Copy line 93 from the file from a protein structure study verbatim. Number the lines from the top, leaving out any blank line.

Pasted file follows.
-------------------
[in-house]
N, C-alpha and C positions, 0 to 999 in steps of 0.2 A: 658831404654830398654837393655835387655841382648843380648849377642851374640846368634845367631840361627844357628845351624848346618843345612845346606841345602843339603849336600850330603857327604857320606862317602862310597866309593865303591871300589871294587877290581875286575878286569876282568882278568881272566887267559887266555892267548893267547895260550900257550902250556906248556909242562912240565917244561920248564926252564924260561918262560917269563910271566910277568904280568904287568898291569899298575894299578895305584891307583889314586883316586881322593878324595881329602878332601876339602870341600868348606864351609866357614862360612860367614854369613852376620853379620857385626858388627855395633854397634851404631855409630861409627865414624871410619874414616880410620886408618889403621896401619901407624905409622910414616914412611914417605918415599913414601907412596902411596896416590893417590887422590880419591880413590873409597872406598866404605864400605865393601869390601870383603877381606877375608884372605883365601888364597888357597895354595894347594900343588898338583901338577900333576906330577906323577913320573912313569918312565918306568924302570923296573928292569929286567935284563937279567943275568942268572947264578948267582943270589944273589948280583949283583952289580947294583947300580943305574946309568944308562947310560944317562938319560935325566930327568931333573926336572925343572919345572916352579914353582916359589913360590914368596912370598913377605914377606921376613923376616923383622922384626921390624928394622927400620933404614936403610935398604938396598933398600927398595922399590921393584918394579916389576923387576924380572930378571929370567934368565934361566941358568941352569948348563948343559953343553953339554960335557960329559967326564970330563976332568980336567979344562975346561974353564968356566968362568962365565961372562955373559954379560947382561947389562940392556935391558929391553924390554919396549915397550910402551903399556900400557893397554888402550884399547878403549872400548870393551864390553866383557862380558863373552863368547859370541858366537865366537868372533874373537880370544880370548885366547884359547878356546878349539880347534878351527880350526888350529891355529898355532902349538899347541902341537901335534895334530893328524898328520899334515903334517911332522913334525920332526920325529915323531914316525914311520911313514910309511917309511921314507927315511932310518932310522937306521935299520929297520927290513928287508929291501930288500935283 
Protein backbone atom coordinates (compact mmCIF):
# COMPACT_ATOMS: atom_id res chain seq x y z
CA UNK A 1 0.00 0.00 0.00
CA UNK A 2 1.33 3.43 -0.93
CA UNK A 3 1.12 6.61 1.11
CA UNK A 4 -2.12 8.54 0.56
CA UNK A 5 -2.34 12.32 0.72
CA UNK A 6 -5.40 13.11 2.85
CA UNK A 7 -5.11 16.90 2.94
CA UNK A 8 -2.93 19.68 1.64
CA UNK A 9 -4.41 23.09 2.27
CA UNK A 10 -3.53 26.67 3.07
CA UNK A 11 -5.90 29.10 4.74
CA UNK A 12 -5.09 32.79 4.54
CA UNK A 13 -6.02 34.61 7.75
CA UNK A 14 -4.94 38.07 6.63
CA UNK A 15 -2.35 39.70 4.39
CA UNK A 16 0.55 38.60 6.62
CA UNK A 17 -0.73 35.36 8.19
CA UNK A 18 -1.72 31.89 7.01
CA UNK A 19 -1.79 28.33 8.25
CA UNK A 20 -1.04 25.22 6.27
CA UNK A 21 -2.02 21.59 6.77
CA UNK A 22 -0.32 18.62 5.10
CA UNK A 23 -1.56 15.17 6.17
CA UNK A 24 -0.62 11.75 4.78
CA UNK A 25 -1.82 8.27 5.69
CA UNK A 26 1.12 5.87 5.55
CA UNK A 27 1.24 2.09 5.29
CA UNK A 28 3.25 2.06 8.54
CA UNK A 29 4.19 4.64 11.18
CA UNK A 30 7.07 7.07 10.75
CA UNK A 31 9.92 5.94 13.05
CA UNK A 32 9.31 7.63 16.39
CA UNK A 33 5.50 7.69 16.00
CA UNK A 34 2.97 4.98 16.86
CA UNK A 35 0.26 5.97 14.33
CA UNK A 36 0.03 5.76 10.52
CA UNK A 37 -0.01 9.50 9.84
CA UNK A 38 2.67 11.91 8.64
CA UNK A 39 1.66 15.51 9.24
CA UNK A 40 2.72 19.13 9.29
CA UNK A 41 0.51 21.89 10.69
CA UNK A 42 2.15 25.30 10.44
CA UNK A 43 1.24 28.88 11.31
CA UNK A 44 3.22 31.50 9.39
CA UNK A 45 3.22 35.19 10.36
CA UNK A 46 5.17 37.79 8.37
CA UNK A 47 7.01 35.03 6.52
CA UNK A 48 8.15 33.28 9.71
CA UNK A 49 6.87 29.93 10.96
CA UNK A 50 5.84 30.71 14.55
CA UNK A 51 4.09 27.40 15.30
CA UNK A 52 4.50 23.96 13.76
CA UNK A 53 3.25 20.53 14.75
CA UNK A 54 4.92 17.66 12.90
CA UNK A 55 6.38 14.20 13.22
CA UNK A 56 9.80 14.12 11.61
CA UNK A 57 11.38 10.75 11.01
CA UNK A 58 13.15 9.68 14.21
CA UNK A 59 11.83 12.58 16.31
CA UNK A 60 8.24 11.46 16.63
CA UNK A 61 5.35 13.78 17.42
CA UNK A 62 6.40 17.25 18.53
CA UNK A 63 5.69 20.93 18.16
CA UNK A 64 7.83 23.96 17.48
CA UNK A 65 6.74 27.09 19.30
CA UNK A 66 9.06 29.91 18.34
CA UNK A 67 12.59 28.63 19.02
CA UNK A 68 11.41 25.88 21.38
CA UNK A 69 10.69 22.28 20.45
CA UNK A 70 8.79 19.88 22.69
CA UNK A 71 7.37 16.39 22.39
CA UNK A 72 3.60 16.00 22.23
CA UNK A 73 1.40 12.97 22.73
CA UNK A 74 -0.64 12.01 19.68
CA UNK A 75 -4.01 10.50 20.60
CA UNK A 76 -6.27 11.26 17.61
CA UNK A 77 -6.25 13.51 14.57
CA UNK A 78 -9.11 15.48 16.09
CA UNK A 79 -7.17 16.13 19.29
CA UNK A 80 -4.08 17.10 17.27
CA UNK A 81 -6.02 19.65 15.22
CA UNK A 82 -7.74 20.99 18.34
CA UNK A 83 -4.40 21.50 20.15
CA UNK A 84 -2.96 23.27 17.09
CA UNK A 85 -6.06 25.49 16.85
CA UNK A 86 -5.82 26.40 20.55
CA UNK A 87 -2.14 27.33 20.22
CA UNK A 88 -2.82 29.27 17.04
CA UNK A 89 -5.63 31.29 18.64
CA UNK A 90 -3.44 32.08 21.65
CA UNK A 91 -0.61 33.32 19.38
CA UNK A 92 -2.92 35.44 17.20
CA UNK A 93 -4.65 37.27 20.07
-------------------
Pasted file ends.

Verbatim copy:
CA UNK A 89 -5.63 31.29 18.64